The UK service sector registered a moderate contraction in November as economic uncertainty and the cost of living crisis dampened discretionary spending, which in turn hurt demand, final survey data from S&P Global showed on Monday.
Elsewhere, the Confederation of British Industry cautioned that the UK will see a lost decade if no action is taken. With rocketing inflation and negative growth, Britain is in stagflation, the lobby observed.
The Chartered Institute of Procurement and Supply final headline services Purchasing Managers’ Index posted 48.8 in November, in line with flash estimate.
The score was unchanged since October, when the index dropped to its lowest since January 2021.
The survey suggests that GDP is set to fall at a quarterly rate of 0.4 percent, Chris Williamson, chief business economist at S&P Global Market Intelligence, said.
“As such, this is the toughest spell the UK economy has faced since the global financial crisis excluding only the height of the pandemic,” Williamson added.
Amid reports of caution amongst businesses and belt-tightening amongst households, firms reported a concurrent reduction in sales volumes. Sales decreased for a third month in a row.
New export business was also down in November, albeit only marginally as a weak pound underpinned trade with the USA.
There was a moderate increase in backlogs of work despite the underwhelming trends in new business. Firms continued to recruit additional workers to bolster business operations next year.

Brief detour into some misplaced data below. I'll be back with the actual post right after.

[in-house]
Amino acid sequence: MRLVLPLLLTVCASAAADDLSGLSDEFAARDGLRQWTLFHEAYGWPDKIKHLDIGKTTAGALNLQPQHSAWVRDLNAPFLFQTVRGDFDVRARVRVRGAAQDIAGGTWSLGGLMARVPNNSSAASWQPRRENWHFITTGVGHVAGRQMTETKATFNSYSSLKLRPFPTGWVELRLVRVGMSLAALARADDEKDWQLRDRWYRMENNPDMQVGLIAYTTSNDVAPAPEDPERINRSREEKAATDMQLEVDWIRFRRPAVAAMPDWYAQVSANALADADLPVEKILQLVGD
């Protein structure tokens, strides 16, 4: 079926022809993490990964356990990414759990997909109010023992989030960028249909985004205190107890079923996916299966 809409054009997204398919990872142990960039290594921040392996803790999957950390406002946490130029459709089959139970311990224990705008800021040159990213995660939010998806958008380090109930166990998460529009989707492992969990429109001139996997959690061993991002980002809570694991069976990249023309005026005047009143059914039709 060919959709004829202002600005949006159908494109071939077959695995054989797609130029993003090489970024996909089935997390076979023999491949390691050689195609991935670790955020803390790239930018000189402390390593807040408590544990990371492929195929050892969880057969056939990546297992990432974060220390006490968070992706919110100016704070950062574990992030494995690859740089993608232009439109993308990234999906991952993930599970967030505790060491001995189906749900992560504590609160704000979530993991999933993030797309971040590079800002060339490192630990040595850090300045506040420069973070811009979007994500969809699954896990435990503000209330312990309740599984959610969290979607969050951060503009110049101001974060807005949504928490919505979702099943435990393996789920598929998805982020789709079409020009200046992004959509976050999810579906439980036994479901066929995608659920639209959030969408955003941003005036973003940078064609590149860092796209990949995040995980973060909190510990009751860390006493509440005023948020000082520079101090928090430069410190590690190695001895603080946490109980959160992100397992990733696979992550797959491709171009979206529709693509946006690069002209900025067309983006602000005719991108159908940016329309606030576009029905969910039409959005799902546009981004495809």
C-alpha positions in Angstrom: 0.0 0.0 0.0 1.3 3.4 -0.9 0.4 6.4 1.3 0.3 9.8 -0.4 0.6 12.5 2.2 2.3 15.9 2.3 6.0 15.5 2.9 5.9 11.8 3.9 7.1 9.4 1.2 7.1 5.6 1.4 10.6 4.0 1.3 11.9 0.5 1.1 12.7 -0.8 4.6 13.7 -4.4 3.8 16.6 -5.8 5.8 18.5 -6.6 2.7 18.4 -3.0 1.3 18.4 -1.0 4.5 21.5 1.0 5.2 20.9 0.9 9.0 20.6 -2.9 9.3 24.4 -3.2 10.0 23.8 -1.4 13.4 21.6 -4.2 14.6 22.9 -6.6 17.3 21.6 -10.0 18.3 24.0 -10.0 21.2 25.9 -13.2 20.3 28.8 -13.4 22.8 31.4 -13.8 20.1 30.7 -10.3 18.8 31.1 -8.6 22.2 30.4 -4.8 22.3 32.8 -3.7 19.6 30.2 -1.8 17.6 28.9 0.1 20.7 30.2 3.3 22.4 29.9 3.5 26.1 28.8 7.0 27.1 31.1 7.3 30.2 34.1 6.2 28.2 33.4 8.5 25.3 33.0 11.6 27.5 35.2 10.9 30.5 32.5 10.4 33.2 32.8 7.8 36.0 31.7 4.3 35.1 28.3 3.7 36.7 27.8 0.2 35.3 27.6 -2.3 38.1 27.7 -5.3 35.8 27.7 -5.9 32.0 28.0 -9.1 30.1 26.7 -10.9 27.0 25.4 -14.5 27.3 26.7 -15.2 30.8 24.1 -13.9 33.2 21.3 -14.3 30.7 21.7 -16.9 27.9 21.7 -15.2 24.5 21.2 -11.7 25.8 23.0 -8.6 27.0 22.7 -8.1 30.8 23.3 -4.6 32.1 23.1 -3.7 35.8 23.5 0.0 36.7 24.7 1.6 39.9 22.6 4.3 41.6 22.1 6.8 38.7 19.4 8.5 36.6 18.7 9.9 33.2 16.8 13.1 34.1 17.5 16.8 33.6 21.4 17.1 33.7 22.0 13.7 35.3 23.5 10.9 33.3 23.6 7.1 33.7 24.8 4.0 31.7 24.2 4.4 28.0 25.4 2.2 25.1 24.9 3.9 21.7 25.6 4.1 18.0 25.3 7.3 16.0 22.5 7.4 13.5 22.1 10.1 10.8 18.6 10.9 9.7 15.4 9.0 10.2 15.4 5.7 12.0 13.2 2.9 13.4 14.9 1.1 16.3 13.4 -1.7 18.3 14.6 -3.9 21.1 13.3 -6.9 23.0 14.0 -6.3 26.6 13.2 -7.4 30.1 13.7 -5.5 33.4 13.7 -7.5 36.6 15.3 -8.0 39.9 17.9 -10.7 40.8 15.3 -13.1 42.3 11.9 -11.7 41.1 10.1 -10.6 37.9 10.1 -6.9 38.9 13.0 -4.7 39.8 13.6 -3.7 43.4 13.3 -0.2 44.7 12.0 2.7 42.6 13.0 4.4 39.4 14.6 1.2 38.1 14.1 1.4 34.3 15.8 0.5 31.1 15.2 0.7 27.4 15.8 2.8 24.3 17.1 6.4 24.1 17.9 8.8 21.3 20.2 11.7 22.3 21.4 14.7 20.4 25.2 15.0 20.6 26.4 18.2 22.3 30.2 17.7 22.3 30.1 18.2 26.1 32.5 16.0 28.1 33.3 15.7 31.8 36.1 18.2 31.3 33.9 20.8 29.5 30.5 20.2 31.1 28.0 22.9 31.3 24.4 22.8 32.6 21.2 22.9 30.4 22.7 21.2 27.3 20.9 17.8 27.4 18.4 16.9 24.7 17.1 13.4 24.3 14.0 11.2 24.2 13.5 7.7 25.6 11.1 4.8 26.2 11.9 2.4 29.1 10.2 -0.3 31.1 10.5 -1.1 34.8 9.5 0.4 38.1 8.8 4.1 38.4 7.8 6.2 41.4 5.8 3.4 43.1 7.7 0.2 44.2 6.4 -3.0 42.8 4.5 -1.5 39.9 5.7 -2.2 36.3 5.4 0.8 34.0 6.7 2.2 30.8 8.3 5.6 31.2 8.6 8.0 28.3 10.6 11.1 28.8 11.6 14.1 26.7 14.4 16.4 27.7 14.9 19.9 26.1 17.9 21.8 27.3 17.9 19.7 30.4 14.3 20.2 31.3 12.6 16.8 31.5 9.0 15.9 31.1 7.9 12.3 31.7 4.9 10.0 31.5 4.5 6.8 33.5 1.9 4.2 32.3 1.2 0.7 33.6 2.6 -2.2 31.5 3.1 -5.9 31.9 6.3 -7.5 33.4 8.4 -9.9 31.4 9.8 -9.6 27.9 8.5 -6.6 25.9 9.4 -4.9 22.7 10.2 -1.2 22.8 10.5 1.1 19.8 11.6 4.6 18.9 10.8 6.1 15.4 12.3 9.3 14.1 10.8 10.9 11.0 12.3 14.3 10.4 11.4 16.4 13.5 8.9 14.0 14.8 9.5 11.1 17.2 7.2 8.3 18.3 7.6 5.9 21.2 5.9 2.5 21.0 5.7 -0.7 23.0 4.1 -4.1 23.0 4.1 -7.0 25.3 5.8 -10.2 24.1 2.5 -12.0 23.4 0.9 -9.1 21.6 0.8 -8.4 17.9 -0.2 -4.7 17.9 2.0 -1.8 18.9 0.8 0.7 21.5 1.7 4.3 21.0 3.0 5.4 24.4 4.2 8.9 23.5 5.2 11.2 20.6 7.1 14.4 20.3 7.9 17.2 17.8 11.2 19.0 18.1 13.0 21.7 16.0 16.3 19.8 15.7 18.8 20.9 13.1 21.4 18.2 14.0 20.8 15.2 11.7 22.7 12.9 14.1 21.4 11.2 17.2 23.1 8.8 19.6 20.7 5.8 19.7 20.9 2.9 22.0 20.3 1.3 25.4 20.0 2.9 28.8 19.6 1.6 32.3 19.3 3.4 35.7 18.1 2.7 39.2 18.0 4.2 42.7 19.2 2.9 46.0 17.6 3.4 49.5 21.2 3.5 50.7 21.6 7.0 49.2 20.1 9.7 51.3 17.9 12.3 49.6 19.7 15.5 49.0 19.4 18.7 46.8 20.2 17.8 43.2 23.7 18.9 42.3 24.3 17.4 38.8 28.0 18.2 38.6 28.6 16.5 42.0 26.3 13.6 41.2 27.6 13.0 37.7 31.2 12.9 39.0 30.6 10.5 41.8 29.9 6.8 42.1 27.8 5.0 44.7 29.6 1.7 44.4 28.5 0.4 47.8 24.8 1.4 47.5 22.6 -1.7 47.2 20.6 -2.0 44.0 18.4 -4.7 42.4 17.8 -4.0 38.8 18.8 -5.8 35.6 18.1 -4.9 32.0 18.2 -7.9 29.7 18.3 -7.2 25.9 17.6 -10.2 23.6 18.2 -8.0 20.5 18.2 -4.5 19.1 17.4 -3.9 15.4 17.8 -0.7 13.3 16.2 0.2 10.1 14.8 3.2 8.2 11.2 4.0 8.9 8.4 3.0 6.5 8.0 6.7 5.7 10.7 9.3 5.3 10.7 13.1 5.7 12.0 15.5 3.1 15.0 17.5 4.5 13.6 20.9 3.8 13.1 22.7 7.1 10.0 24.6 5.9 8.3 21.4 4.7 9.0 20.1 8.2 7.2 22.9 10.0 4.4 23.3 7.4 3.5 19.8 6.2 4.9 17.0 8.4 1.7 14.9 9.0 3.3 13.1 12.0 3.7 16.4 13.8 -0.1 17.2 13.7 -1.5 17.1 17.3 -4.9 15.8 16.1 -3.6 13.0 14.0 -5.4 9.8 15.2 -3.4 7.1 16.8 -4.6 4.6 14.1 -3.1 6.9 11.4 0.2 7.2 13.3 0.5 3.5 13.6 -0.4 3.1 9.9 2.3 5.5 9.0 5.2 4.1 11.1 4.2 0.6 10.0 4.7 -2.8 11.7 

Indeed, overall expenses increased further at an extremely elevated rate, with inflation picking up since October’s 13-month low.
Average output prices increased in November, reflecting higher input prices. However, mounting competitive pressures and weaker demand conditions constrained pricing power of service providers.
Confidence improved somewhat since October as the political turmoil caused by the ‘mini-budget’ somewhat dissipated. Still sentiment remained historically subdued amid fears of recession and the challenges posed by the cost of living crisis.
The overall private sector registered a fourth successive fall as services activity continued to drop moderately, while manufacturing output decreased at a slightly faster pace.
The S&P/CIPS composite output index held steady at 48.2 in November. The flash reading was 48.3.
The latest Economic Forecast from the CBI said the economy is likely to have fallen into a recession in the third quarter 2022, when GDP shrank by 0.2 percent. For this year, the CBI projected economic growth of 4.5 percent.
The economy will remain in recession until the end of 2023, the lobby assessed. The growth outlook for 2023 was downgraded to -0.4 percent from +1.0 percent.
The outlook improves in 2024, the lobby said, when the GDP expands 1.6 percent, thanks to inflation falling back further and the squeeze on household incomes alleviating.
At the same time, inflation is forecast to average 6.7 percent over 2023, well above the Bank of England’s 2 percent target.
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